Blog

  • Partner Webinar Series

    Partner Webinar Series

    March 27th, 2020
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    Being stuck in your home should not have to stop you from becoming educated in different areas that will benefit your infrastructure. Partners of High Availability, Inc. are offering several different webinar series focused on how to protect, backup, and secure your business.

    Continue to check back as this list will continually be updated!

    FireEye- The Come in the Night Emerging Ransomware Trends

    • Tuesday, March 31st at 11 am EST
      • The latest on ransomware threats
      • Threat actor tactics
      • Ways to use intelligence to defend your organization
      • Register here    

    Pure Storage- Protect Ransomware's Next Target – Backups

    • Tuesday, March 31st at 9 am PST | 12 pm EST
      • Threat landscape and attack economics
      • How new variants are targeting backups
      • True data immutability to avoid malicious encryption
      • Data copies that can't be eradicated or modified, even by you
      • Recover strategies to ensure data is available in mins and hours
      • Register Here

    Nutanix- Nutanix Coffee Break Series

    • Every other Thursday at 11:30 am EST // 20-minute sessions
      • Schedule
        • April 9th- Files (Storage Solutions)
        • April 23rd- Beam (Multicloud Governance)
        • May 6th- Era (Database Services)
        • May 21st- Calm (Application Automation)
      • Register Here

    VMware- Getting to Know vSphere 7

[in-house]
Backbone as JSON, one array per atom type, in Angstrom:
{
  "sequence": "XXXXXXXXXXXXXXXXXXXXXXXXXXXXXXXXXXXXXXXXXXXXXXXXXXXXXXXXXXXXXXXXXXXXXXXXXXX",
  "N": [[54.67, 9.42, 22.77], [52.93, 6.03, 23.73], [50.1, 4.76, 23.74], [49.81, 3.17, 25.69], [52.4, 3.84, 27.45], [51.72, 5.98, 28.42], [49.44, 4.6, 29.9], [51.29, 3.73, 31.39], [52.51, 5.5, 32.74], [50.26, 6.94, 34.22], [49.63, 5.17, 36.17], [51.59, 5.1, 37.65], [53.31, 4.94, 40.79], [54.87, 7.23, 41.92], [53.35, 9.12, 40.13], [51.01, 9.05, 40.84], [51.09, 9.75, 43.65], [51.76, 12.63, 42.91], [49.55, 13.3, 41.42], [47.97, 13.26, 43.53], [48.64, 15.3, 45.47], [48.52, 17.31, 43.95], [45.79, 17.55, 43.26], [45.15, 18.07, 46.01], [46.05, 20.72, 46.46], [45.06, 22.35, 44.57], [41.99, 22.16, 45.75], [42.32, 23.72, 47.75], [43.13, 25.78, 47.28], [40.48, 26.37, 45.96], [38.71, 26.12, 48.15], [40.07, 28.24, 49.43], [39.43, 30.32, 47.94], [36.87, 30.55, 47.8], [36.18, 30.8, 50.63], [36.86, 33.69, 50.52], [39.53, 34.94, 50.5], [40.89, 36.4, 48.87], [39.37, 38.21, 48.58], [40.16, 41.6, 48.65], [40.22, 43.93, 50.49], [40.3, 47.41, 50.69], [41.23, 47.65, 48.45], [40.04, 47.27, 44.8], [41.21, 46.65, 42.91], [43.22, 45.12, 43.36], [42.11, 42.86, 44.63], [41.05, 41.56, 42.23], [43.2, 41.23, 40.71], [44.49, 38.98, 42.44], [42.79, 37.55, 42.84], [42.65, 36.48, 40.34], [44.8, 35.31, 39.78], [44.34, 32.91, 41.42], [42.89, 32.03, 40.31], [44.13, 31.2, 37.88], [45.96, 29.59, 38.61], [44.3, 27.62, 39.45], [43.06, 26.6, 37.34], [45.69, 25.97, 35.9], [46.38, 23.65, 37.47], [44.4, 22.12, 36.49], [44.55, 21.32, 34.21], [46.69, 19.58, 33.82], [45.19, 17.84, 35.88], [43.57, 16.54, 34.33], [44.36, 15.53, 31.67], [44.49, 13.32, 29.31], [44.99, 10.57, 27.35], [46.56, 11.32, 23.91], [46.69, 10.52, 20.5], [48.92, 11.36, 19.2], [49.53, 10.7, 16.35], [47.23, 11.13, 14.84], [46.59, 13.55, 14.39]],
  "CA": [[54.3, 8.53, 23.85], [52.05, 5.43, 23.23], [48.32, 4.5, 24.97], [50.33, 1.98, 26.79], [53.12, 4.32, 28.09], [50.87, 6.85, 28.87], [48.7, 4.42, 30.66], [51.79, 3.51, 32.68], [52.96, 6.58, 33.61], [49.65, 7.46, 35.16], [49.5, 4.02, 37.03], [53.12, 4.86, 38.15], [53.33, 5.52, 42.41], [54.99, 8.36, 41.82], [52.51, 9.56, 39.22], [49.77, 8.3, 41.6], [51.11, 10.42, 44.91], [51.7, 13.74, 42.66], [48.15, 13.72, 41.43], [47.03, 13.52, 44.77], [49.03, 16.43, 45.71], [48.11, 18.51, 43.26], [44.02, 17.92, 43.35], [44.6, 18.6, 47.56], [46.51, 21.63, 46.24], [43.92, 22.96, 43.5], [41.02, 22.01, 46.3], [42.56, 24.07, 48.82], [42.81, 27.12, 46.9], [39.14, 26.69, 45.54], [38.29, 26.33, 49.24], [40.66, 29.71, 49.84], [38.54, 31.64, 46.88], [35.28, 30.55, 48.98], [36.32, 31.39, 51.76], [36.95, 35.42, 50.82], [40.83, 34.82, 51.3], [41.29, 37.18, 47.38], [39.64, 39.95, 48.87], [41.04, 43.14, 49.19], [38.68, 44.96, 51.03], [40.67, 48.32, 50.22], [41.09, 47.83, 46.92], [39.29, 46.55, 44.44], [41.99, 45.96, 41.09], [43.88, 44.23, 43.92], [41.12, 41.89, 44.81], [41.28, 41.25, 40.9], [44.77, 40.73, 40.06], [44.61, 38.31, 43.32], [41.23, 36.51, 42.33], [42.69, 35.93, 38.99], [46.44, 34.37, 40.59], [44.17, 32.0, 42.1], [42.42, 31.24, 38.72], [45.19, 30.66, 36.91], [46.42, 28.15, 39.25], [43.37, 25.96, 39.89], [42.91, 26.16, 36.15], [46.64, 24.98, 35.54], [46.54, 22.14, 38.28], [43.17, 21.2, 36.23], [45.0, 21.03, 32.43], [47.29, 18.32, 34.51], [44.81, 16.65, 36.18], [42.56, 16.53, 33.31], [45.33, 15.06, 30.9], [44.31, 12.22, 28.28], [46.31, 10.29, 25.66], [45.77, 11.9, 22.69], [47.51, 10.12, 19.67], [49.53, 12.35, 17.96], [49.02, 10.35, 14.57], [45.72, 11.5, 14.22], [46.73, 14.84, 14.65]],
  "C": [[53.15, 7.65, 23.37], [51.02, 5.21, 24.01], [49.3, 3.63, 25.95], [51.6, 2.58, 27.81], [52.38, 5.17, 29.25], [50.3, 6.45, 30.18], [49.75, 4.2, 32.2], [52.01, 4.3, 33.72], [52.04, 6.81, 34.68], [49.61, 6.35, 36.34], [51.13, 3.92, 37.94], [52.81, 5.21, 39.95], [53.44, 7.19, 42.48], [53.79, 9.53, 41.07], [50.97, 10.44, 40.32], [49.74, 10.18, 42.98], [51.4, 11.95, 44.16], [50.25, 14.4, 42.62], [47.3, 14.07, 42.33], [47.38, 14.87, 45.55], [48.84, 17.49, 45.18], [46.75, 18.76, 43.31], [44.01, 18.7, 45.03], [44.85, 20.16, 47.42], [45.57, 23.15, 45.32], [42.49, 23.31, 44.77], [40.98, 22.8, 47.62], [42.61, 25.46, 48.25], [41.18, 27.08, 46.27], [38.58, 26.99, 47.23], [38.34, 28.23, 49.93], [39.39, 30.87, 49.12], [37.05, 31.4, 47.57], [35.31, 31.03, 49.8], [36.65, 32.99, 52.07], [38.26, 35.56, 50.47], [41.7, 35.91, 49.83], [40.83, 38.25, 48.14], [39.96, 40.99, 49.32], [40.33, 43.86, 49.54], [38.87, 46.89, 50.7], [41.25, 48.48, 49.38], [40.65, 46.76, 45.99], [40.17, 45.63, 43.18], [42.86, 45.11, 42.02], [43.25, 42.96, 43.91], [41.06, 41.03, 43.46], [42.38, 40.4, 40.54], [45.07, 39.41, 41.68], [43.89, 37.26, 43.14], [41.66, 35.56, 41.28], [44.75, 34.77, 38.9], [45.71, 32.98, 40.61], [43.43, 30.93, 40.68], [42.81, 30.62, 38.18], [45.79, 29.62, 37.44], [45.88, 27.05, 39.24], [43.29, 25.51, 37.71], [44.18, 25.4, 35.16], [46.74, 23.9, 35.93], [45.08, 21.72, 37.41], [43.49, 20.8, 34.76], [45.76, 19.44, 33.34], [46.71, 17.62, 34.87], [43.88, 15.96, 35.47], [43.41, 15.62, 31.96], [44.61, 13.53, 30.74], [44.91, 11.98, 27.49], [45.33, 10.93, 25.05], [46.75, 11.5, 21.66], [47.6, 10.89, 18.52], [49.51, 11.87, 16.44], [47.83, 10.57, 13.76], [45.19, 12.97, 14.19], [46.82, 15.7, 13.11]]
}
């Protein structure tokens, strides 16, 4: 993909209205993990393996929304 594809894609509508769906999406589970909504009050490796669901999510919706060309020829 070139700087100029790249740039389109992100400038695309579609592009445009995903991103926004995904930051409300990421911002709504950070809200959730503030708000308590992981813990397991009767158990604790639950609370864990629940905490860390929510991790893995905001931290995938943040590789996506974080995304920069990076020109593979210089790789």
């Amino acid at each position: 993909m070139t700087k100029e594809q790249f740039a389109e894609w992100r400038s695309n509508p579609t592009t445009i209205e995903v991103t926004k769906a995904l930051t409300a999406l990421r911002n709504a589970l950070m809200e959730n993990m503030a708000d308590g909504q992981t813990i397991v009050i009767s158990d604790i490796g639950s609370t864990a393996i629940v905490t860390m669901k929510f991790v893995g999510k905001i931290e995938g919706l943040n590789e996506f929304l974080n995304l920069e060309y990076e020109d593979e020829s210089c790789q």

• 5 Part Series at 1 pm EST
      • April 1st  - The New vSphere – Essential Services for the Modern Hybrid Cloud 
      • April 6th – vSphere 7 with Kubernetes: Modern Infrastructure for Modern Applications
      • April 27th – Simplifying Operations with vSphere 7 Helps Us Keep Workloads Safe
      • May 4th- Intrinsic Security: How vSphere 7 Helps Us Keep Work Loads Safe
      • May 11th – Running Elastic Infrastructure for AI and ML workloads with vSphere and Bitfusion

    Zix- Let’s Get Prepared, Not Scared: Productivity and Security in Uncertain Times

    • Thursday, April 2nd at 2 pm EST // 60-minute session
      • How you can develop and manage a resilience plan for your organization
      • Tools and tactics to enable secure, productive remote work
      • Tips for ensuring effective modern workplace security
      • Register Here

    Elastic- Webinar Series

    • April 2nd - Building charts with Kibana Lens
    • April 8th - Elastic Observability Engineer training preview: Structuring data
    • April 15th- Getting started with Elastic App Search
    • April 22nd- Elastic APM: Introduction, getting started, and exciting new features
    • April 28th- Introduction to logging and observability with the ELK Stack
    • April 29th- Voice-enabled Elasticsearch cluster management on Elastic Cloud
    • Upgrading Your Elastic Stack to 7.x
    • Getting Started with Kibana
    • Elasticsearch: Getting Started
  • 5 Ways Cisco Is Helping Remote Employees to Work Efficiently

    5 Ways Cisco Is Helping Remote Employees to Work Efficiently

    March 24th, 2020
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    Cisco is making it easier and more affordable than ever for employees to collaborate and connect. With their current promotions and offerings around their collaboration tools, your team will be able to formulate business continuity plans and scale out quickly to support remote workers.

    1. Free Webex Online